It wasn’t to say that the Toymaker didn’t like visitors, there had just been a few too many lately. And not the local villagers and their children, that he was more accustomed to, but foreigners from far away lands in unusual garments, and even more unusual accents. No doubt something to do with the grand war that had been coming ever closer to his part of Valon; far in the North, a cold place as he liked best, and quiet...
He forced his eyes open with a start, and took in a deep breath, as the generous portion of Guinalean liquor he’d poured into his mug started to take effect. He had noticed something odd about his latest visitors... but what was it?
He had seen other dwarves before, certainly... no, it wasn’t the first lot of guards that had come by, but they did seem rather grumpy that he hadn’t let them in. No, far too busy for that.
The second lot of visitors seemed rather nice enough, although excitable. And the Toymaker was sure he’d heard an unmistakable trickle against his door as he bid them farewell. No, he’d grown accustomed to the dogmen, and rather liked them. They were quite helpful, too, warning him to take care of Ferach scouts seen in the area. Although he didn’t know what a Ferach was, or what one would look like. Maybe they meant elves, of which he had seen... but not for a long, long time now.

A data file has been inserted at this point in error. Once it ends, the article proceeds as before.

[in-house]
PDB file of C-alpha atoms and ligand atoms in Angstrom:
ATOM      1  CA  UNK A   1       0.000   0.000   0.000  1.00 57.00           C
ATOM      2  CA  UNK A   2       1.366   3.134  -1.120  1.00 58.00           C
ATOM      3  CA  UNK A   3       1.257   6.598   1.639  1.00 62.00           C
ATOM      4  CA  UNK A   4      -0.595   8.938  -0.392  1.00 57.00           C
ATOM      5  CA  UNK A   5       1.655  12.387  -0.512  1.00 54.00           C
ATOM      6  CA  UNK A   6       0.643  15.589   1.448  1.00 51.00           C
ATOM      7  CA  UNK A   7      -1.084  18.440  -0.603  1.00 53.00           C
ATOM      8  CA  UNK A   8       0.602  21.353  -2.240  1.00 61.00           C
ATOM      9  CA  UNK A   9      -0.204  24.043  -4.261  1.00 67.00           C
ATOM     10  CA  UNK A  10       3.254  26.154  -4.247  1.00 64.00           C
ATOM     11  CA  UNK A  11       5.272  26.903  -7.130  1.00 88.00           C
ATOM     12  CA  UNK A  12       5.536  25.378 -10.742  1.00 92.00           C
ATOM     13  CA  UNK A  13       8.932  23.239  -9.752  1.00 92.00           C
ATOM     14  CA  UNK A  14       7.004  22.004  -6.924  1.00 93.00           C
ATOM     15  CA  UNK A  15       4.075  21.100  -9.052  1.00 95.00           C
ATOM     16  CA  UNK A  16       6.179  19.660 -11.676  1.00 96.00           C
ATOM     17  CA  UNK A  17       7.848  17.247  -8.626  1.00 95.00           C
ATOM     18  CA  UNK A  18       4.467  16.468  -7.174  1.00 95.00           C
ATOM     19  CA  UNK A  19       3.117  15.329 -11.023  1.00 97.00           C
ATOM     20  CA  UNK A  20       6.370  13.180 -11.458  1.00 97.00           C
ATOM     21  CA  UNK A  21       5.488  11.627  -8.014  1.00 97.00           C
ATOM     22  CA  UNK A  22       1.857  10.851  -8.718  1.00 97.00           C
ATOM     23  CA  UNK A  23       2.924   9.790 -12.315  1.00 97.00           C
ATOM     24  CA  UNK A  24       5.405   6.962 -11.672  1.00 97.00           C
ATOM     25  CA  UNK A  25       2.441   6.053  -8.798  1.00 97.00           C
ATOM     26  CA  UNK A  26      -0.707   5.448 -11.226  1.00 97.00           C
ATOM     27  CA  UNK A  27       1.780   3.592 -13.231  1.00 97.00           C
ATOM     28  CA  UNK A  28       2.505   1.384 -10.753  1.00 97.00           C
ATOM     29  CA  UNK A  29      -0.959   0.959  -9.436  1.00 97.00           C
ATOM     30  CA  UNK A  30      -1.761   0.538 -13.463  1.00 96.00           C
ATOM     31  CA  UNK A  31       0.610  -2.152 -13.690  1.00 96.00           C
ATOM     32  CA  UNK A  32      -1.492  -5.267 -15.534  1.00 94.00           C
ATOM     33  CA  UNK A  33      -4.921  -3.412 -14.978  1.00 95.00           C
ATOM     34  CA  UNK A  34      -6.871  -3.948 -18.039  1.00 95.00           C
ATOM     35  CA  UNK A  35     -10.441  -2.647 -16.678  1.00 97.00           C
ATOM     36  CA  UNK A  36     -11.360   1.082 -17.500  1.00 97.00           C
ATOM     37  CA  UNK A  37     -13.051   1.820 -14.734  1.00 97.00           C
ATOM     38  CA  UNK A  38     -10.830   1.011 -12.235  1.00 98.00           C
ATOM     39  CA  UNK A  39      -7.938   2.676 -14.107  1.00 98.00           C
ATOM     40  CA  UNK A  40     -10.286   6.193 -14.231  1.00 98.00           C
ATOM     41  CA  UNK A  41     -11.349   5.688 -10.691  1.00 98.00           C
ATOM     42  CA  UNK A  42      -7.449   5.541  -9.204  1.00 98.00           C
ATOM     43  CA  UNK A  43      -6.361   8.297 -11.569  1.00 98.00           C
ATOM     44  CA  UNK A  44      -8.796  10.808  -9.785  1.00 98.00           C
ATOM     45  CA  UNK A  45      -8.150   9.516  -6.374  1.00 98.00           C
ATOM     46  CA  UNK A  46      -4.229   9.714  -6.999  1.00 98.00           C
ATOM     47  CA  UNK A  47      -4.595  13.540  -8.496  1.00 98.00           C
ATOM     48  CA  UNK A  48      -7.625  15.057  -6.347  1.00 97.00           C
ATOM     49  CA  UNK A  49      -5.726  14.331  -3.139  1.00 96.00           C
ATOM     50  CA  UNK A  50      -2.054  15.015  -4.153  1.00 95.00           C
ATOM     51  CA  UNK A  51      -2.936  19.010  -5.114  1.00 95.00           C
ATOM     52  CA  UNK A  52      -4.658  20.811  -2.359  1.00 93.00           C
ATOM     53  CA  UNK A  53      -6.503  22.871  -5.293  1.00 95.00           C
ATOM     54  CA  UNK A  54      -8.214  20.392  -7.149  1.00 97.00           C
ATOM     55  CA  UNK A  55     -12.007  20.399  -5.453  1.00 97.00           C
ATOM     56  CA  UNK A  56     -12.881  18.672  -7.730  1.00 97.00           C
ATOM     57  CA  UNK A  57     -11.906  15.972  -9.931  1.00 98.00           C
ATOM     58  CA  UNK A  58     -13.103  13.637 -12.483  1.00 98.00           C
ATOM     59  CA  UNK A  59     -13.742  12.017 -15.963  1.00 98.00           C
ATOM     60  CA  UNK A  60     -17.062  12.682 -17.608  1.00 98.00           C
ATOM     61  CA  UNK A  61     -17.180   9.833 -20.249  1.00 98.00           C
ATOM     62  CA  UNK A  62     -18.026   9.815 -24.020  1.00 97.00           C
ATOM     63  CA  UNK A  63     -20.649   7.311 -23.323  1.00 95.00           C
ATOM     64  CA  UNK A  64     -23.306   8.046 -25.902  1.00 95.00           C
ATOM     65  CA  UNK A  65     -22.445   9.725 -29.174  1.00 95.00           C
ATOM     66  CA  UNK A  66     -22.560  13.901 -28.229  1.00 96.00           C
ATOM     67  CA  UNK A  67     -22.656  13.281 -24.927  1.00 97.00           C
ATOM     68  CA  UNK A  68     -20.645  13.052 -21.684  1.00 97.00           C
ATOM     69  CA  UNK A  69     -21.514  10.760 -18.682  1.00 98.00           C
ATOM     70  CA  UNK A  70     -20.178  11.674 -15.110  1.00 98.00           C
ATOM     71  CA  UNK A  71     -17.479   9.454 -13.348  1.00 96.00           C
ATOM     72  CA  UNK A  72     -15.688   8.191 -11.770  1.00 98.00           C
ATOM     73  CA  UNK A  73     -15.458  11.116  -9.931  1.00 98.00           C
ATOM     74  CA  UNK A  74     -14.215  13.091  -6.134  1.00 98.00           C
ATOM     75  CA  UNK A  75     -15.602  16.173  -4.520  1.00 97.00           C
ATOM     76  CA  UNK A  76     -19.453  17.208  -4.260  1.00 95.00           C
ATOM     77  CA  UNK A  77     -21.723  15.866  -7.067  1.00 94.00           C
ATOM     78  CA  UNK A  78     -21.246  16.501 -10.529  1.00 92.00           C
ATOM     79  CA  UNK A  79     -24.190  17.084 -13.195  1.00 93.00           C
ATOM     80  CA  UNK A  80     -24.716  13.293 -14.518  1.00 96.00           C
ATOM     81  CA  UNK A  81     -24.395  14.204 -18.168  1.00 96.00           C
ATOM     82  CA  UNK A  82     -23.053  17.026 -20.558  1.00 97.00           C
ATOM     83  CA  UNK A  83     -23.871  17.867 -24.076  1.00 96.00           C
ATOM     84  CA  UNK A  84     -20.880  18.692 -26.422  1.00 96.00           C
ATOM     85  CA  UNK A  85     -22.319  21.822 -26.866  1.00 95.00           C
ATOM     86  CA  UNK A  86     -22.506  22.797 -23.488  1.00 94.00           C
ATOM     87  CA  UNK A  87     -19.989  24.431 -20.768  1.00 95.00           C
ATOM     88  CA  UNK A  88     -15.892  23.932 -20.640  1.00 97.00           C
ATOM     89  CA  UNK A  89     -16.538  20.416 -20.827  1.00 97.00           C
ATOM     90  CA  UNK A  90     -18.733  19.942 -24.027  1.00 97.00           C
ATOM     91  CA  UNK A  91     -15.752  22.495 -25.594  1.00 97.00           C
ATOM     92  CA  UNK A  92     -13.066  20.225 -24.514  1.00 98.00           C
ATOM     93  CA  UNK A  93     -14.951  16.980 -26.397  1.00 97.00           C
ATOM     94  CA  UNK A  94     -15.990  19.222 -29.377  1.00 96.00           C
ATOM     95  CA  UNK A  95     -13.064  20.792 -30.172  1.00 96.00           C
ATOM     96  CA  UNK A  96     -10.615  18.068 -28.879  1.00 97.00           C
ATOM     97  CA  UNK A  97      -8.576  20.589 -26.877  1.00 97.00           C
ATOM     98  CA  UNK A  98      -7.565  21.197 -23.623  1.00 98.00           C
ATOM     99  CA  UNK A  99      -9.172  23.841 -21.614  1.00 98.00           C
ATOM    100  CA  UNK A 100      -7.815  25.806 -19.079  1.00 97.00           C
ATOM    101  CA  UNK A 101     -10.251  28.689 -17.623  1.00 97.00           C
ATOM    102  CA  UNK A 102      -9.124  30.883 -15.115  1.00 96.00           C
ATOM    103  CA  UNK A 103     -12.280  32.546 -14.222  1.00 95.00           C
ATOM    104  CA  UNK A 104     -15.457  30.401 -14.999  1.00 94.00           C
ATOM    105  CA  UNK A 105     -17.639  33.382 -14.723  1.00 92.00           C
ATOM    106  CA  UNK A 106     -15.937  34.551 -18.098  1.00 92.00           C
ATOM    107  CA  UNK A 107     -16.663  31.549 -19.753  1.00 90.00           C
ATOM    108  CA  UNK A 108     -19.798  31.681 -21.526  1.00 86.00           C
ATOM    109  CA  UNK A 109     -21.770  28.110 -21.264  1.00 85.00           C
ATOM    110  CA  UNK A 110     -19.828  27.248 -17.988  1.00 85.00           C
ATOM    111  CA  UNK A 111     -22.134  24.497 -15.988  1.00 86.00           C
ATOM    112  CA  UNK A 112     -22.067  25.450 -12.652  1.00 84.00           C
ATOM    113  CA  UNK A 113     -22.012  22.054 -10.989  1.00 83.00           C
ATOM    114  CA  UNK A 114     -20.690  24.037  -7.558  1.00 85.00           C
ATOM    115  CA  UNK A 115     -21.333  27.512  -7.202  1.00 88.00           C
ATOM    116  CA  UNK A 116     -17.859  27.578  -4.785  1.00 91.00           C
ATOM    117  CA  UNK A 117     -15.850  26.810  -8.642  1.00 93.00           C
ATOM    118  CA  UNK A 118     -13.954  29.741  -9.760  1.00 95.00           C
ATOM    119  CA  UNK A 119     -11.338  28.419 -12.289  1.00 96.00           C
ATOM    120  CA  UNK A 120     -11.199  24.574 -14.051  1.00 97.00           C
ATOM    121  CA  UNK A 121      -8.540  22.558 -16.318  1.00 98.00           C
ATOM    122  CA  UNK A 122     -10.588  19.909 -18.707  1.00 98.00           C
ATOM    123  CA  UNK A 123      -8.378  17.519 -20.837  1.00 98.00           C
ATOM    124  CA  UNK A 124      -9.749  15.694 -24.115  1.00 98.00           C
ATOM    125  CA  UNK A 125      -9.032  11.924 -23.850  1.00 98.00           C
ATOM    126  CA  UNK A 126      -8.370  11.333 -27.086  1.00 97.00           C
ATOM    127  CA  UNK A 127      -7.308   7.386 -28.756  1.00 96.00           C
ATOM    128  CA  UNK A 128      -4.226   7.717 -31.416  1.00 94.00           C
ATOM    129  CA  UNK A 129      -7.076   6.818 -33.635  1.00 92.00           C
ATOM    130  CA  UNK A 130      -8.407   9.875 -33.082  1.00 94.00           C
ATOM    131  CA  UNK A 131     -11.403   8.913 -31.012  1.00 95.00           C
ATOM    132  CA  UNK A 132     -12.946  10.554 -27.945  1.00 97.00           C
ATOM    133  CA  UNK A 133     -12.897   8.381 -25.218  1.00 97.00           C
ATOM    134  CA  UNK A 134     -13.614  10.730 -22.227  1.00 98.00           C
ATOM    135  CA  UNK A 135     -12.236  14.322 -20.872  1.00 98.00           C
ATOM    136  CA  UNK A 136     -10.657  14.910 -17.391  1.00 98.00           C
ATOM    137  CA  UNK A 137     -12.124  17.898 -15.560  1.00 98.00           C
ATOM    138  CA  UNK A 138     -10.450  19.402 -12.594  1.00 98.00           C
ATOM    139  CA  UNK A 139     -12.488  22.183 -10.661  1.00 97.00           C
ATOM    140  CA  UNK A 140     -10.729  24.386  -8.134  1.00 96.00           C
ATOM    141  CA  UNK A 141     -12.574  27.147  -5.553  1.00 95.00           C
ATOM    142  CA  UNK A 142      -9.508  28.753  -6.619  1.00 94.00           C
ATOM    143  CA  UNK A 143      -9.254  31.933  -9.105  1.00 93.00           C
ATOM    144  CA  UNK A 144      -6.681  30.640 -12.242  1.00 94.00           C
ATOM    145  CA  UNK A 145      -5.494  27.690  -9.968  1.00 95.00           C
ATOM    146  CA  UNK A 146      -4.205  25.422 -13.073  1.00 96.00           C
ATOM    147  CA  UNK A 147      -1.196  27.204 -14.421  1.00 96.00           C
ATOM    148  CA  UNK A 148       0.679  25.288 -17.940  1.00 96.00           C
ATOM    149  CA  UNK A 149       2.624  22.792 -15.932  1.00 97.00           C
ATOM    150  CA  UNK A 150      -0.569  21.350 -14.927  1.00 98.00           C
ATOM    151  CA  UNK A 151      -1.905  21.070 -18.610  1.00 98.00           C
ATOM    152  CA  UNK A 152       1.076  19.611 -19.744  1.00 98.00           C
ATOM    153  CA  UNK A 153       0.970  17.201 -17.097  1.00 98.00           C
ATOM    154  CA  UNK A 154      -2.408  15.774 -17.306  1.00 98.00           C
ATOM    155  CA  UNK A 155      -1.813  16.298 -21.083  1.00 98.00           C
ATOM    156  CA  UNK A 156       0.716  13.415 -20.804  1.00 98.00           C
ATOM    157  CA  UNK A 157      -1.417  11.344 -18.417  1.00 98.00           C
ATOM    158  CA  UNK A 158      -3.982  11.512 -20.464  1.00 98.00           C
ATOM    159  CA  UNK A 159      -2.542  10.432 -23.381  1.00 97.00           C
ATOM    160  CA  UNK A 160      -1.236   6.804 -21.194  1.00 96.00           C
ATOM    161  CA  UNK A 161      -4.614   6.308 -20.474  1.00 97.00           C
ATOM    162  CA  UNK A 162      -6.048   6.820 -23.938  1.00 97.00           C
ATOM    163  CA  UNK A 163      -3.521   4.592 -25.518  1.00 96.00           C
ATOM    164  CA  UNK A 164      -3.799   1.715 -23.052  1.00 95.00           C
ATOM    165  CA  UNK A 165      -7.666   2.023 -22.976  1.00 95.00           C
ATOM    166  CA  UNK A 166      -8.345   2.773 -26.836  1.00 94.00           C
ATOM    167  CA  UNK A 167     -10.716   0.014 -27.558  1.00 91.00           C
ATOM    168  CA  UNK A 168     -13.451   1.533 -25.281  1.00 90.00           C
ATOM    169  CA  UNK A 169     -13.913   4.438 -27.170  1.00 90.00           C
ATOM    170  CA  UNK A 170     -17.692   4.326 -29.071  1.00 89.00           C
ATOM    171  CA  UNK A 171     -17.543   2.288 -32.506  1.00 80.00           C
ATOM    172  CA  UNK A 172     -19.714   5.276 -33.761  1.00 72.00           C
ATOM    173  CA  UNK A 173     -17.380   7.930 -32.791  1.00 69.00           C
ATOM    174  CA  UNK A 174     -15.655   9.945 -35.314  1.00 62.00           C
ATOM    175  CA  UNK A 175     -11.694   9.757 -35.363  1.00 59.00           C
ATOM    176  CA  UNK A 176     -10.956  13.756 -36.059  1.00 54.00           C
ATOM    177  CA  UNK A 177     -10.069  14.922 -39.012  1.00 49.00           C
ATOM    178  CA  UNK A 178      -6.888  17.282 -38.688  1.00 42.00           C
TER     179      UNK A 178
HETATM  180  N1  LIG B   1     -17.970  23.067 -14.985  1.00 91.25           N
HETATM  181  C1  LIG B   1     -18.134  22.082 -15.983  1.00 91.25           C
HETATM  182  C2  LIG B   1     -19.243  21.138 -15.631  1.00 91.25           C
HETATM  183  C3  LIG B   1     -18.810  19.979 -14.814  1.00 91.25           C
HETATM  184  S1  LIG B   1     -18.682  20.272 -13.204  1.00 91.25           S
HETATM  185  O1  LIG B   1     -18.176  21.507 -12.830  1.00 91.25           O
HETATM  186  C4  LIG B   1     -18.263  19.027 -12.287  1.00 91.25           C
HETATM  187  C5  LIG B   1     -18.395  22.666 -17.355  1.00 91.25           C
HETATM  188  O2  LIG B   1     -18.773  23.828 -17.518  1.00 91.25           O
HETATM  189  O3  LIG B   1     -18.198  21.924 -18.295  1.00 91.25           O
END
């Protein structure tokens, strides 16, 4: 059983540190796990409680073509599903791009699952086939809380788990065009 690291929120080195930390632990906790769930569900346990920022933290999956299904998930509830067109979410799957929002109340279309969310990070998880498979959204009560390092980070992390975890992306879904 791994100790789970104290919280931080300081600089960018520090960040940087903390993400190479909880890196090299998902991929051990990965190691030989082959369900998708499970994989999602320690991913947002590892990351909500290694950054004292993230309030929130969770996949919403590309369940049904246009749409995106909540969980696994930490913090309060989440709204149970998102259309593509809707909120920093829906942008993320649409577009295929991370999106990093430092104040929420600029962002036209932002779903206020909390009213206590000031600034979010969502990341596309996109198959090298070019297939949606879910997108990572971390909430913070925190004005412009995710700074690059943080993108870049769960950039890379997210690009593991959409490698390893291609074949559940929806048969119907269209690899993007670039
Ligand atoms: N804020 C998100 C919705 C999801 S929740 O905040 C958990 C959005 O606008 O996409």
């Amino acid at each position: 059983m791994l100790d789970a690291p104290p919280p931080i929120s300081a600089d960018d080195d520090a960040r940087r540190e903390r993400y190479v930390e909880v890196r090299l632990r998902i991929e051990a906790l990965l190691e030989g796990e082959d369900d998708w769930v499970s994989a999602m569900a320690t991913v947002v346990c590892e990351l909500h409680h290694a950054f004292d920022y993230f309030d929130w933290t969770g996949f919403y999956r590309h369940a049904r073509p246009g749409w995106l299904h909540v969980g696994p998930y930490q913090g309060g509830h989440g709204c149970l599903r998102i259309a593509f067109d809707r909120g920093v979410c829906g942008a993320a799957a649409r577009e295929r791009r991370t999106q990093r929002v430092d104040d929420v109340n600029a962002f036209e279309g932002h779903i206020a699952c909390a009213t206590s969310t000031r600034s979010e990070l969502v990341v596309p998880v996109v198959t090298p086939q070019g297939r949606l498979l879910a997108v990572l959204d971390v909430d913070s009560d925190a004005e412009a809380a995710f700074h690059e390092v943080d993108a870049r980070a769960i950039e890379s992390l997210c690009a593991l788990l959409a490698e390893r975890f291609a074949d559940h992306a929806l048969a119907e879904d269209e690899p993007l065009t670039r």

The wind howled on, stronger now. It must be quite late, he mused. The fire had started to die down, so he leaned over and stoked it back to life.
And it was there that his booze-addled mind clicked into gear. His last visitor had come alone, and later in the evening than he was accustomed to. He almost didn’t open, and certainly wasn’t about to invite anyone in. His wooden sentinels seemed not to consider this strange visitor a threat, so he cautiously climbed a small step ladder and opened a latch half-way up the door. The face that looked back at him was pale, as if from cold, but it was clear from his attire that he had made no effort to warm himself. He had quite a calming, pleasant voice... but the eyes, yes, that was unusual. Deep set in this pale face like small burning coals...
“Vould you be so kind as to let me in?” he asked with a thick accent.
“No... no visitors today... or, or ever!” stammered the Toymaker.
“But you have something I vant... a gift.”
“No, no gifts until Cryptmass!”
The visitor chuckled to himself. “Wery vell, I vill return on Cryptmass... for your gift.”
...the Toymaker vividly recalled the dialogue now, and the sinister chuckle of his visitor. The wooden sentinels had not even budged, even though the Toymaker was clearly disturbed. Your gift? What could that possibly mean?